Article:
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Home Buying FAQs: What You Need to Know

Couple holding a key in home loans options

If you’re in the market to buy a new home, you may have a lot of questions about listings, real estate agents, financing, and inspections. You’re not alone! Here are some questions buyers frequently ask:

Should I Get Pre-qualified or Pre-approved for a Mortgage?

Even if you’re at the earliest stages of your homebuying journey, you may have come across information about pre-qualification and pre-approval. Getting pre-qualified means a lender has looked at your finances and has determined an estimated maximum mortgage value that you can afford. This pre-qualification demonstrates to the seller that you can probably afford their home.

Getting pre-approved can be even more advantageous because it can be a good indication of creditworthiness and the ability to borrow. The pre-approval process begins by submitting an official mortgage application. Lenders then are able to offer pre-approval up to a specified amount. A pre-approval letter is then provided that serves as a mortgage offer—not a guaranteed commitment—that can be used in purchase negotiations. Pre-approval letters are valid for a specific time frame, usually up to 90 days. Getting pre-qualified or pre-approved are both common first steps in the process of purchasing a property.

What’s A Good Way to Find New Home Listings?

Websites such as Zillow, Redfin, and MLS provide property listings. You may want to begin your search on your own, but you may also want to enlist the help of a licensed real estate agent. When working with an agent, you can choose to describe in detail the type of home you are looking for, desired location, and the amount you can afford to spend. Agents can send you daily listings of homes for sale and offer to set up in-person viewings. You might even be able to find out ahead of time when a new home is about to come on the market.

How Do I Make an Offer and Can I Negotiate on the Asking Price?

Your real estate agent can prepare a written offer after you decide how much you want to offer. Once you make an offer, the seller may make a counteroffer. This can be an opportunity to negotiate on price or ask for other add-ons. For example, if the home furnishings match your taste and style, you can see if the homeowner is willing to add them into the deal. Alternatively, if there are repairs you know you will need to make, the current homeowner may make them in exchange for a higher offer from you. An experienced realtor can help negotiate the best possible deal.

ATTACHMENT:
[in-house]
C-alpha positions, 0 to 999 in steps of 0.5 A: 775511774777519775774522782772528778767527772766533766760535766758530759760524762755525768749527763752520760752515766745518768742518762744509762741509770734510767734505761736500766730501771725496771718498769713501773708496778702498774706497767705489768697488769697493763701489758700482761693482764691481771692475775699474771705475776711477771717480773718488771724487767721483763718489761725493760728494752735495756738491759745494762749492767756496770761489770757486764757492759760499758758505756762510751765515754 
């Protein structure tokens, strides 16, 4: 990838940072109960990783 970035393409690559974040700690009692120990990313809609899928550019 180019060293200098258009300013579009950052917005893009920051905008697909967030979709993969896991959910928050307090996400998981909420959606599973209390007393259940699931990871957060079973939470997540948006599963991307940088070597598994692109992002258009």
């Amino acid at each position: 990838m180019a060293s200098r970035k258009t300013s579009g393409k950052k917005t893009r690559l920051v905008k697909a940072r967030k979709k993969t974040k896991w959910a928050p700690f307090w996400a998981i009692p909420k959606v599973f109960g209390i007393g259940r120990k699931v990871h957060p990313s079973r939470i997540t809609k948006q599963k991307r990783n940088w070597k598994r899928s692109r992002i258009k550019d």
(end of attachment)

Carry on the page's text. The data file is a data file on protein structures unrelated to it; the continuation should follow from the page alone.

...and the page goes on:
Do I Need a Home inspection?

Realtors and investors alike recommend home inspections. A home inspection is a way of having a qualified professional inspect what is likely the biggest purchase of your life. It can give you peace of mind, find hidden issues with the property, and even help you with offer negotiation. For example, if the inspector unearths a flaw that you weren’t aware of, you can still buy the property—but perhaps at a lower price to allow for the repair. While the recent housing boom had would-be buyers waiving inspection, many buyers came to regret the shortsighted decision. After the fact, they found major issues with their property.

How Do I Compare Loan Estimates from Lenders?

Comparing loan estimates from lenders may help you decide on the mortgage loan that works best for you. You may want to request a loan estimate from at least three lenders. It’s important to look at the interest rate and the annual percentage rate (APR) that may include any fees. Mortgage points might also be listed separately along with a projected monthly payment.

The lender’s loan estimate form should contain the interest rate, your monthly payment amount, and total closing costs. It should also provide an estimate of your real estate taxes and insurance, and if your interest rate and payments could change in the future. As always, consult a real estate professional or financial advisor for advice.

Who Pays Closing Costs and How Will I Know How Much I Owe at Closing?

You are generally responsible for all closing costs. Your lender is required to provide you with a Closing Disclosure at least three business days before your closing date that will include a full list of all such closing costs. Buyers typically pay closing costs averaging 3% to 6% of the purchase price.

Will I Need Private Mortgage Insurance?

Private mortgage insurance may be required if your down payment is less than 20% of the total purchase price. Once you reach 22% of the purchase price with your monthly payments, you may be able to cancel the insurance.

Are you in the market for a mortgage, refinance, or personal loan? Contact Mariner Finance today.

The information provided in this article does not constitute financial advice and is provided for educational purposes only without any express or implied warranty of any kind. This article is not intended as legal, tax, investment, or any other advice, and Mariner Finance does not offer credit repair services. Consider talking with an appropriate qualified professional for specific advice. Blog posts are for informational purposes only.